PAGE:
avr11: building an SPI SRAM shield for an Arduino Mega


SPI SRAM shield mounted on an Freetronics Ethermega

In my previous post I had figured out that I could capture memory accesses in my simulator and send them elsewhere.

In version 1 of the design I (ab)used the onboard mini SD card to simulate the entire address space. This was a very 1950’s solution and came with matching performance.

Still, it did give me confidence that this project was possible and so I located a kit which would give me a better performing memory subsystem. I duly ordered the kit from Colin Irwin but didn’t know how long it would take to get here from France.

Trolling around eBay I had found various EEPROM solutions like this one which I thought I could adapt. The board wasn’t directly usable as it was configured for 2 wire I2C, not 3 wire SPI, but it suggested to me that I could build a shield to hold some SRAM chips to get my project going while I waited for the XRam shield to arrive.

There is a common SRAM chip, the Microchip 23K256, which is a 32 kilobyte chip with an SPI interface. I’ve seen it used in various PIC designs, and is an option on the Propeller PMC.

The 23K256 isn’t as common in Arduino designs because of one major flaw; it’s a 3v3 part. This would mean adding a level converter to the shield and being careful not to drop 5 volts across any of the pins on the chip.

There was also the problem of capacity. To get to 256 kilobytes I would need 8 chips on the same SPI bus, and a logic level converter, not counting the onboard SPI devices like the micro SD card and the Wiznet ethernet chip that come with the Ethermega. This was likely to get more complicated than I was planning on, so I continued to look for an alternative SRAM part.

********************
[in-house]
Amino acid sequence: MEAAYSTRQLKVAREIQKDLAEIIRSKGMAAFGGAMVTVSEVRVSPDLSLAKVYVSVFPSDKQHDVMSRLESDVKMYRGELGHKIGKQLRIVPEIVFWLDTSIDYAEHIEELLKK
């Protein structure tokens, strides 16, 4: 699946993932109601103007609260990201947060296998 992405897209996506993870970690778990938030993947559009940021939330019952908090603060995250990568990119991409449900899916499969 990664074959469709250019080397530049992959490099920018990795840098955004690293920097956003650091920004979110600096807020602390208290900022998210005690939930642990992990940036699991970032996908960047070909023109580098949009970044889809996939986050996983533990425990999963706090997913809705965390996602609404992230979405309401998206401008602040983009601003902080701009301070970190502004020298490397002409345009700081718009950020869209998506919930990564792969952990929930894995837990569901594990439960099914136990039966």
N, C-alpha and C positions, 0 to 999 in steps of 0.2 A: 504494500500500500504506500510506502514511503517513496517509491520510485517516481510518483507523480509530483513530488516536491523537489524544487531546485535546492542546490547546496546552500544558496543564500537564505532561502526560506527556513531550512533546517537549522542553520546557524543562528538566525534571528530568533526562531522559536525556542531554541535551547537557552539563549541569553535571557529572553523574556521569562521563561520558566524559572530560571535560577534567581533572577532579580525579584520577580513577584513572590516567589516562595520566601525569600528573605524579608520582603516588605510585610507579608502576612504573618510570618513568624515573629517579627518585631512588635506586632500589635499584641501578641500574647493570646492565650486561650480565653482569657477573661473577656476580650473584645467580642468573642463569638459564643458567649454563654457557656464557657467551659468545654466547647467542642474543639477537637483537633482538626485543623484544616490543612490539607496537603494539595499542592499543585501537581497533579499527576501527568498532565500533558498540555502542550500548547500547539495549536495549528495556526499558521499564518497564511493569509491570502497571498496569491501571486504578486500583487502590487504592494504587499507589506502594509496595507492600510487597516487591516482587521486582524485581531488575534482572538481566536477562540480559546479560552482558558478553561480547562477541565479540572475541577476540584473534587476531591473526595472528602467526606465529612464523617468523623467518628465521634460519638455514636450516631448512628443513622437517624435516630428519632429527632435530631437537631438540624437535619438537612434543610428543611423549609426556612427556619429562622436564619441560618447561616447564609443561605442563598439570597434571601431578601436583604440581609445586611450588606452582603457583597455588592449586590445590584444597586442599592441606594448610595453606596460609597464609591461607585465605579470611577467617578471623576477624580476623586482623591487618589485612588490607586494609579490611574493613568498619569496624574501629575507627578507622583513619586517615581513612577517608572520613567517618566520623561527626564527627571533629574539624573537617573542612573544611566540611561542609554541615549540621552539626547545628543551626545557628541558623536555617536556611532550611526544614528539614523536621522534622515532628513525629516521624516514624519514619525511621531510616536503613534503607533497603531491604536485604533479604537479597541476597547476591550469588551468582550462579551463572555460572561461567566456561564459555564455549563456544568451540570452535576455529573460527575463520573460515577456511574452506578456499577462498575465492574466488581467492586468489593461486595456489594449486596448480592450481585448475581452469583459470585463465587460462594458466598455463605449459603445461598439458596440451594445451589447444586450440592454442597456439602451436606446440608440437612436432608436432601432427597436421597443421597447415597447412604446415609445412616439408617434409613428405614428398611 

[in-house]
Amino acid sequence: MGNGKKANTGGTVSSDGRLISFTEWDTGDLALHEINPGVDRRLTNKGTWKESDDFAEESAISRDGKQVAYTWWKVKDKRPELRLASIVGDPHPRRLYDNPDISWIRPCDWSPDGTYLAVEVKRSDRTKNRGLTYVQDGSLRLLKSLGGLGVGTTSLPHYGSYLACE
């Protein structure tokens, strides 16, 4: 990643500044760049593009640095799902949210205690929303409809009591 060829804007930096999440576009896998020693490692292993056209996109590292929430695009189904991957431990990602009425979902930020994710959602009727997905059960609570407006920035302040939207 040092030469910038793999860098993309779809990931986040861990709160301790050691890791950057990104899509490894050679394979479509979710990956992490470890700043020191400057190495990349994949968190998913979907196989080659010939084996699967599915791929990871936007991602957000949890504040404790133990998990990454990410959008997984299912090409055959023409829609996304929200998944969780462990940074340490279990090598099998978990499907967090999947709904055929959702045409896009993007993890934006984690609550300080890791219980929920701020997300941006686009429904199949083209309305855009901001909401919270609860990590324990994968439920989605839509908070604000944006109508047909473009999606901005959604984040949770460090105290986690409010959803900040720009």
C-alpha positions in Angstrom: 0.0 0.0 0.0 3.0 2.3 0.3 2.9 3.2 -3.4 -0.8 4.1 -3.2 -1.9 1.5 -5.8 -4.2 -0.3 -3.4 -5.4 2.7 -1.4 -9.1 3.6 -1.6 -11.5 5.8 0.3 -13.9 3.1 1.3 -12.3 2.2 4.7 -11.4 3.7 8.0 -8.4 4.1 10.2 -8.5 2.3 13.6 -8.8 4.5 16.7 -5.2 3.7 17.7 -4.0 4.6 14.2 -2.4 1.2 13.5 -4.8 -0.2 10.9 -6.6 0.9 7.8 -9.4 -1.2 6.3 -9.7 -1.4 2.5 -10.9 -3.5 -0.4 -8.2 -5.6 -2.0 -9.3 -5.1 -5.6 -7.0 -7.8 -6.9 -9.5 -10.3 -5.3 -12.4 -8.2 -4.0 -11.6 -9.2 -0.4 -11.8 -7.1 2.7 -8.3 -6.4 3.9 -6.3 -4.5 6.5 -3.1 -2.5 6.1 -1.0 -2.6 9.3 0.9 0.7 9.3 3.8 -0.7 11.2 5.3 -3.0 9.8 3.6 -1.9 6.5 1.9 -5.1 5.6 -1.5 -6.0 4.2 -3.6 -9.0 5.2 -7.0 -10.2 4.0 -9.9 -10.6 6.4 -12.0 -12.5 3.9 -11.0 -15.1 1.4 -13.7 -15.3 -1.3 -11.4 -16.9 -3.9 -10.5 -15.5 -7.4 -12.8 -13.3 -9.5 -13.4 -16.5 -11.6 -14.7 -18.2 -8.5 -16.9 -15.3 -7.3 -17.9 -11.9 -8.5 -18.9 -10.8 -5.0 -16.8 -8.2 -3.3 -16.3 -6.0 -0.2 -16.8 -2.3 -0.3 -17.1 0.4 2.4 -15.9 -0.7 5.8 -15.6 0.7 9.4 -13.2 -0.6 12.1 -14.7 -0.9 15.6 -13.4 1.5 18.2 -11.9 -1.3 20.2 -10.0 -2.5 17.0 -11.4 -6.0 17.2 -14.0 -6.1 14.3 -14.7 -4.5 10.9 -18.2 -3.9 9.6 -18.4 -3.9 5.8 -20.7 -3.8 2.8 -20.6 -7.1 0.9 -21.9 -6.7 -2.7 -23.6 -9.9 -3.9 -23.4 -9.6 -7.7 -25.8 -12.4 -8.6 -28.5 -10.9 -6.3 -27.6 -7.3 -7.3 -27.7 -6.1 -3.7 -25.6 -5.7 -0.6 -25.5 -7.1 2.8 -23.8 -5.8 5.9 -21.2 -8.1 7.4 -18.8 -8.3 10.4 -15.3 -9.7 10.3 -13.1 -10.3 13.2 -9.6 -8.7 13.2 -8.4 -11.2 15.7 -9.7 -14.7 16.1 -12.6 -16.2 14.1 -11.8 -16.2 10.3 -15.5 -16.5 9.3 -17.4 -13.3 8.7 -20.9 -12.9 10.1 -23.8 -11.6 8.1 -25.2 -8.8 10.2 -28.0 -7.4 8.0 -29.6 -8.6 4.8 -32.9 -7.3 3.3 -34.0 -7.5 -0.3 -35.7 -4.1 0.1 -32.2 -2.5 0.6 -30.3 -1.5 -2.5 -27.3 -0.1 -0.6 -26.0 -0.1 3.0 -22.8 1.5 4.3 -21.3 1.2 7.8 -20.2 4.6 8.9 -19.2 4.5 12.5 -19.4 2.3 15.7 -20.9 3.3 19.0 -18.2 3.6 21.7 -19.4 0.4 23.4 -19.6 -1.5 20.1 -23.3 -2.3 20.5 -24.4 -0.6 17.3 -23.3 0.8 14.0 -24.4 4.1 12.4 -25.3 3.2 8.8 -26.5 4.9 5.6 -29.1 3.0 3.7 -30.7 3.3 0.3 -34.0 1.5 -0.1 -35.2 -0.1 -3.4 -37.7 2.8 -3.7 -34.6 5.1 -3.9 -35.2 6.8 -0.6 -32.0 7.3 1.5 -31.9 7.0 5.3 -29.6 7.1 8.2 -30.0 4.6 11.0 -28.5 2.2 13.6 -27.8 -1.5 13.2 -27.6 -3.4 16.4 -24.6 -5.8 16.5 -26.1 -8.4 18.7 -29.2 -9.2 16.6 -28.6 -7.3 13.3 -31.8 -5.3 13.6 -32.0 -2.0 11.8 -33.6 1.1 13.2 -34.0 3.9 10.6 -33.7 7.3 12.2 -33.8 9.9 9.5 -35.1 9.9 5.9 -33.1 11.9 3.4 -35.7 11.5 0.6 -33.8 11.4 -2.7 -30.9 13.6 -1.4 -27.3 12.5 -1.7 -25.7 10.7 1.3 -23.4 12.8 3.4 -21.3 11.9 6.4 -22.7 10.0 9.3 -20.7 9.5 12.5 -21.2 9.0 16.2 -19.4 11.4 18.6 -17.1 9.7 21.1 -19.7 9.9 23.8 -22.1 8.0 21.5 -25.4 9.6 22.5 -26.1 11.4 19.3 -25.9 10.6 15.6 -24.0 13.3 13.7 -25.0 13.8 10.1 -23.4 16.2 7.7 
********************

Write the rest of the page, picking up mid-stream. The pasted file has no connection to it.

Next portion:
Version 2, the 23LC1024

Luckily I didn’t have to look very far. The Microchip 23LC1024 has 4 times the capacity, and can operate at 5 volts. This meant I would only need two chips to get 256kb and would only need to dedicate two pins to driving the Chip Select lines on the SRAM ICs.

As I live in Australia, there is a difference between choosing the part you want, and actually being able to buy it. While most of the Microchip stock appeared to be in the UK, I found the last two chips in stock at a Element 14, and ordered them straight away. Spares? Pfft, those are for people with no self confidence.


wow. such unstable. so noise. very breadboard

Spelunking on the Arduino forums had yielded some war stories and a nice SpiSRAM library to interface with the chips. It also came with a small ram test sketch.

My first attempts to integrate the 23LC1024s on the breadboard wasn’t very successful. Even though I follow the application note I wasn’t able to get the chips to reliably pass the SRAM test. Sometimes the data would be written perfectly, other times it would just be garbage.

By default the 16Mhz Atmel parts drive the SPI pins at 4Mhz. From reading other blogs it was clear that this sort of frequency is outside what the breadboard is designed for, not to mention the large patch leads between the Ethermega and the breadboard.